Near the front entrance of Riverside Cemetery is the grave of Corp. Chambers C. Bunting Jr., who died in World War I almost a century ago but is not forgotten this Christmas.
His grave and those of about 400 other military veterans were adorned with wreaths Saturday by volunteers as a part of Wreaths Across America, an effort to remember deceased war veterans during Christmas.
About 900 identical ceremonies across the U.S. took place Saturday, all starting at noon. Brig. Gen. Walter Lindsley, commander of the Warner Robins Air Logistics Complex, gave the keynote address for the Riverside ceremony.
He noted that it was only last year that Macon joined in the effort, and that ceremony drew about 30 people who laid about 40 wreaths. This year’s ceremony drew about 150 people, who laid 407 wreaths. The wreaths of fresh balsam, with a red ribbon, cost $15 each and were paid for with donations.
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Lindsley said Wreaths Across America originated in 1992 when a wreath maker in Maine was trying to figure out what to do with some leftover wreaths he had at Christmas. He had the idea of sending the wreaths to Arlington National Cemetery to place on older graves that didn’t draw many visitors. That went on each Christmas for years until a photo taken in 2005 at one of the ceremonies on a snowy day went viral and spawned the nationwide effort.
“The outpouring from that time until today has changed what was one wreath laying to 900,” Lindsley said, “... I just want to say how wonderful it is to look out at you today and say that this team, at Riverside, in Macon, Georgia, is one of those 900.”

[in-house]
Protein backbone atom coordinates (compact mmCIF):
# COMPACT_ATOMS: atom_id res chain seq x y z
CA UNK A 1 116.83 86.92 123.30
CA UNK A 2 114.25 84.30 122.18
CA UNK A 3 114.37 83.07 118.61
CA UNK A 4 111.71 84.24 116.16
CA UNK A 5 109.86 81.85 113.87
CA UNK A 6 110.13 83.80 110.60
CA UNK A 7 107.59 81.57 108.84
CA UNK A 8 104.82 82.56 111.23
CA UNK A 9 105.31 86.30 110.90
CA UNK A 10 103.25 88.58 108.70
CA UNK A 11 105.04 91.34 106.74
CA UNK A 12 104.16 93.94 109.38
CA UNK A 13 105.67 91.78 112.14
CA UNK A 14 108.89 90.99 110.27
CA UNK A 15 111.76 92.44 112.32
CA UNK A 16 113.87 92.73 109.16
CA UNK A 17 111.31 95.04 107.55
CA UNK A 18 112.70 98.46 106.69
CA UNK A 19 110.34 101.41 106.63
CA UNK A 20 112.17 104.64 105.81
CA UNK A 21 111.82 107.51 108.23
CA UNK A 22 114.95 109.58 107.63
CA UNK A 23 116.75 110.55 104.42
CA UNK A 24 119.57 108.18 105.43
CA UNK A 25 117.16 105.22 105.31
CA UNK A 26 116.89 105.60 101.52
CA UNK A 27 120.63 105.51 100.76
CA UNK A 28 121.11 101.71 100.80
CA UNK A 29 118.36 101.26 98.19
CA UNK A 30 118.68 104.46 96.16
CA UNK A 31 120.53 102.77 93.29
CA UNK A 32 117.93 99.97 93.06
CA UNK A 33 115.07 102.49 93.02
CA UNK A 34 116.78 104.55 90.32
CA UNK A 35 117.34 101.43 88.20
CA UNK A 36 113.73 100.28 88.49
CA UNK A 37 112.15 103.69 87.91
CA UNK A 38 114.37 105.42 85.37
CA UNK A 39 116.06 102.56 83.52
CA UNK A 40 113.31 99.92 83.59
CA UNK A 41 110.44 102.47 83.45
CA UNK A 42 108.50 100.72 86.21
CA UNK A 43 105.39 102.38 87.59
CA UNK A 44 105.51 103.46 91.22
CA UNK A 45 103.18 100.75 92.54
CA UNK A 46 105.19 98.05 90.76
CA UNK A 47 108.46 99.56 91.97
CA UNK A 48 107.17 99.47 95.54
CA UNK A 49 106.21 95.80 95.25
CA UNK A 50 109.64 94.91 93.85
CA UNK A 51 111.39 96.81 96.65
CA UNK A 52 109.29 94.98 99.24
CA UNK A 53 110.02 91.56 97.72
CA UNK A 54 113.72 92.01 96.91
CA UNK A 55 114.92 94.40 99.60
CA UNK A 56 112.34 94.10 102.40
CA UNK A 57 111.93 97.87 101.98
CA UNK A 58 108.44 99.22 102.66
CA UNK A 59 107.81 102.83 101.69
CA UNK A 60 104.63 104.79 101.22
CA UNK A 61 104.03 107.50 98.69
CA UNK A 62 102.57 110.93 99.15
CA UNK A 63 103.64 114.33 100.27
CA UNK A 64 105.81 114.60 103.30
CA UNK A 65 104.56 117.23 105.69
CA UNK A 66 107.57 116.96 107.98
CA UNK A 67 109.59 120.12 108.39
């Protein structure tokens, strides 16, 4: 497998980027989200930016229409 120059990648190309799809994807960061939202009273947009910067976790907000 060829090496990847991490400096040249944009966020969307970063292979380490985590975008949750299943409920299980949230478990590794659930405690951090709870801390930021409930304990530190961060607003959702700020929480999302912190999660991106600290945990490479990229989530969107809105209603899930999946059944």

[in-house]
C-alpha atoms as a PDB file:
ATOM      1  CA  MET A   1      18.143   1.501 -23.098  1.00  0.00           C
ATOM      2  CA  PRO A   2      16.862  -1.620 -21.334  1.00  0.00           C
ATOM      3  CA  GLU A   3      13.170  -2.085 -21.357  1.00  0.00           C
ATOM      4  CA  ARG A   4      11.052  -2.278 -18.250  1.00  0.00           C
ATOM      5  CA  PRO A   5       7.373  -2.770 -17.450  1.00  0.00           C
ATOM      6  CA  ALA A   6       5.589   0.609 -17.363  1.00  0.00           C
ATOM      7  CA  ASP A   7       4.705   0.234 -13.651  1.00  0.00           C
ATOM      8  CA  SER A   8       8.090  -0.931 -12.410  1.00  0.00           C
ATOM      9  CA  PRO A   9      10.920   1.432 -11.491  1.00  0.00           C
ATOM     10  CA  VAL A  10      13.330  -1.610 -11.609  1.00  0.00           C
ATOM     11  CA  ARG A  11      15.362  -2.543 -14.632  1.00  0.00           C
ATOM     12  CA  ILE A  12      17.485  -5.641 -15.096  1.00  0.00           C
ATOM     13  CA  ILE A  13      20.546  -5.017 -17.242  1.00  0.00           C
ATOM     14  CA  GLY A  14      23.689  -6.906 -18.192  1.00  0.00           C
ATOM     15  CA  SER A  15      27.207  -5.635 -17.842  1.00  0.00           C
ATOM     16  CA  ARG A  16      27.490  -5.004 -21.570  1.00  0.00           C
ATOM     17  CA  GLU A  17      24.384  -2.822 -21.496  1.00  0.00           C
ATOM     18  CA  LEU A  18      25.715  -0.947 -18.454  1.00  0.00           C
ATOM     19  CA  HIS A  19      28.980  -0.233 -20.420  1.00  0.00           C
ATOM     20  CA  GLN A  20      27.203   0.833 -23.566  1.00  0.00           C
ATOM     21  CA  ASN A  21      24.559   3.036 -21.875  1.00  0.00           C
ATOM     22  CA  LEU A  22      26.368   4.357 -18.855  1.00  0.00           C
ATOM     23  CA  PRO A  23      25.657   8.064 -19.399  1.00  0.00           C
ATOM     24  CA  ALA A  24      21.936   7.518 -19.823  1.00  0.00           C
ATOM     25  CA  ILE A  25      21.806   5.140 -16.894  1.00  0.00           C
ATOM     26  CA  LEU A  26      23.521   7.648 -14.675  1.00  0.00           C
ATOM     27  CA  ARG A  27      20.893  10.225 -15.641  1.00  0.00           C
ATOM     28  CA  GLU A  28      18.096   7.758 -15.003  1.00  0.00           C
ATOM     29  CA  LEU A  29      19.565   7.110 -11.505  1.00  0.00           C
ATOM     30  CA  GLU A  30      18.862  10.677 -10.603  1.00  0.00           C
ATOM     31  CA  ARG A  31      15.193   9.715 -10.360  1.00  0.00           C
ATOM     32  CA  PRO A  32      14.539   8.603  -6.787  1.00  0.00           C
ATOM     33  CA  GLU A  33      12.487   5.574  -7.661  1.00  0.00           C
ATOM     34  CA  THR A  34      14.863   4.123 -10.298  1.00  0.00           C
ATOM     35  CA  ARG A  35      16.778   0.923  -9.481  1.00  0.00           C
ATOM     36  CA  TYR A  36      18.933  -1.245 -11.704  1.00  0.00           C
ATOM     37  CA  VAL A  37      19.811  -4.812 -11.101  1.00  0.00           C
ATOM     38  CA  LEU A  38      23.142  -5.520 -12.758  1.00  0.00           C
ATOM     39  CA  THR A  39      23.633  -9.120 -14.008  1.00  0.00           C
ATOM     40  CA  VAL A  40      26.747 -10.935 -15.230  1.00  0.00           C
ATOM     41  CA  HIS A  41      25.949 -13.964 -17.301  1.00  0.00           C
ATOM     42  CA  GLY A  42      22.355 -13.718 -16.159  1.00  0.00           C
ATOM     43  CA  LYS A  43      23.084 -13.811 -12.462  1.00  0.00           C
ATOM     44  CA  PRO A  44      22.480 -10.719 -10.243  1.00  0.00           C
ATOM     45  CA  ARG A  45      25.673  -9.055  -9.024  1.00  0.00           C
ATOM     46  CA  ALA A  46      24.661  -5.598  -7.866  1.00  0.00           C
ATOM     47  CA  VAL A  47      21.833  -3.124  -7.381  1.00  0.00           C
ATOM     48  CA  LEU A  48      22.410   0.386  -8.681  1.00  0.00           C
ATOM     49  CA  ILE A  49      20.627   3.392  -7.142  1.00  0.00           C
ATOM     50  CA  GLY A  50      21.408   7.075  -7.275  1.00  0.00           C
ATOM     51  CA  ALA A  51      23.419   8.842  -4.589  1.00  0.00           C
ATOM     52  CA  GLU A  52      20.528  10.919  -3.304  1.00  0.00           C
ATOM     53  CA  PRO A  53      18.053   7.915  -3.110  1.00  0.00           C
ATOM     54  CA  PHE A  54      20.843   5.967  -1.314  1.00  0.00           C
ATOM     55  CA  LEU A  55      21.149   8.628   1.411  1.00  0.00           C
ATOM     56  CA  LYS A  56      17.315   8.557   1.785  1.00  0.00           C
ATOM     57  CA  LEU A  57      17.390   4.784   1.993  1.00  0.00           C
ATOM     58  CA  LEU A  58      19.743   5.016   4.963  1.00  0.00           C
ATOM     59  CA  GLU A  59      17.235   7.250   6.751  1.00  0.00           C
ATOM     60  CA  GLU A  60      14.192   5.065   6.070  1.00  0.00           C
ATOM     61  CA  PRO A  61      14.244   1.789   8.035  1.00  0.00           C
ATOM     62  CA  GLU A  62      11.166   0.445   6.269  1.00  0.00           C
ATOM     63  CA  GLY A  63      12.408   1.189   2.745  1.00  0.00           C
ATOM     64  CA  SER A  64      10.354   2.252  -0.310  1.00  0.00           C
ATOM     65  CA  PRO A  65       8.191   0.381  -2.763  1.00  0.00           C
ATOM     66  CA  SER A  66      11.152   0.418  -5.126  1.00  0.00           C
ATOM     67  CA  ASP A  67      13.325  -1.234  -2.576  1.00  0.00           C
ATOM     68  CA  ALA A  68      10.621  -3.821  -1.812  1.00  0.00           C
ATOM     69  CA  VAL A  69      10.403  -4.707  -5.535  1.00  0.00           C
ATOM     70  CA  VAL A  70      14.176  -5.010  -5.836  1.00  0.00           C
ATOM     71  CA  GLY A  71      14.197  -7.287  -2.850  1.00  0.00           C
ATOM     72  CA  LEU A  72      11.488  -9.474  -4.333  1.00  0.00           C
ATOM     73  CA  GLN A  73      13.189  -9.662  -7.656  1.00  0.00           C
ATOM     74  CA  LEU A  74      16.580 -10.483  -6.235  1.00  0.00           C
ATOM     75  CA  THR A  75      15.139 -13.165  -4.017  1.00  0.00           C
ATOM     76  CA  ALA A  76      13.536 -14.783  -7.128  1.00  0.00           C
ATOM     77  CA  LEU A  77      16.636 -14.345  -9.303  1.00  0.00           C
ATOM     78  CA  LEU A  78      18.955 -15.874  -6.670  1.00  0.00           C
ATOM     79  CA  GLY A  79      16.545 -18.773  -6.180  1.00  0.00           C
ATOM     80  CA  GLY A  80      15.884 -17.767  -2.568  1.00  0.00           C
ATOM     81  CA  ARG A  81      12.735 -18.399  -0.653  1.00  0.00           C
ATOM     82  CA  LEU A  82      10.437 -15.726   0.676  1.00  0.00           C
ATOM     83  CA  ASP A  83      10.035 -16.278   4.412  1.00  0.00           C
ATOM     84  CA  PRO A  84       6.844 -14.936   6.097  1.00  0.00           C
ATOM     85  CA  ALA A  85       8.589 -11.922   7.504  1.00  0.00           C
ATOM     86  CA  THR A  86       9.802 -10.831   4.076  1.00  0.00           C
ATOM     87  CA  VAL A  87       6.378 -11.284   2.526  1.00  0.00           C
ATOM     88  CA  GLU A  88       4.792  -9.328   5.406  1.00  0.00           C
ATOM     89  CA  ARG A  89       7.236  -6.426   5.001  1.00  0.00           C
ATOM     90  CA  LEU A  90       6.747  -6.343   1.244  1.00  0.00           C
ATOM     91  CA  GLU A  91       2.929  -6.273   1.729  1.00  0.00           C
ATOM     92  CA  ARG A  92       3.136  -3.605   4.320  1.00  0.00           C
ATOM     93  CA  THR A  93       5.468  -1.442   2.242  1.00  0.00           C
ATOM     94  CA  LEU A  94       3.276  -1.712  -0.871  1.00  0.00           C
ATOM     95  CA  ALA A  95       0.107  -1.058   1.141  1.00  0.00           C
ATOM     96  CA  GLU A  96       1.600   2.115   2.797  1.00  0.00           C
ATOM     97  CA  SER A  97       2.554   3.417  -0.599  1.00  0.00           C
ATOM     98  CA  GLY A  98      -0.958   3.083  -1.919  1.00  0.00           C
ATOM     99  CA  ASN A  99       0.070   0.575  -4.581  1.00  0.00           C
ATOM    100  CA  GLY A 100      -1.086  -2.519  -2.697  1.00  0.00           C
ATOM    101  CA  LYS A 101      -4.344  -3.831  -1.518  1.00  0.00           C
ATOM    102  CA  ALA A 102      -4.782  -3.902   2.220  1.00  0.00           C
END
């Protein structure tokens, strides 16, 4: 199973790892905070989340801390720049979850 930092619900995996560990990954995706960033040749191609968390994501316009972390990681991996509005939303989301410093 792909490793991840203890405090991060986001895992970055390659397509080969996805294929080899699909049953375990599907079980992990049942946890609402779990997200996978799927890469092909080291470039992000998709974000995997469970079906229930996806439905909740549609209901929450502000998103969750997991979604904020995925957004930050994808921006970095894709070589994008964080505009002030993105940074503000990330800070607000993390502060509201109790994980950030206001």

Peggy Thompson, chairwoman of the event, said there are about 18,000 graves in the cemetery, and about 4,000 to 5,000 are believed to be those of veterans. As a direct result of the Wreaths Across America ceremony, volunteers are going through all obituaries of those in the cemetery to identify all of the veterans, because many of the markers or cemetery records do not specify that.
They selected graves to try to cover all sections of the cemetery, and veterans of all wars. She hopes that eventually they will raise enough money to put a wreath on the grave of every veteran.
“If we can increase 10-fold from one year to the second, then I think we can absolutely get there,” she said.
After the ceremony, groups of volunteers scattered throughout the cemetery to lay the wreaths. Each one included a short ceremony of a prayer, the reading of the name and the war in which the veteran served and an expression of thanks. Military members participating saluted at each one.
Air Force Reserve Staff Sgt. Paul Wilkerson, of Eastman, was among the volunteers.
“I love having the opportunity to be able to remember our veterans and give honor to them,” he said.
To contact writer Wayne Crenshaw, call 256-9725.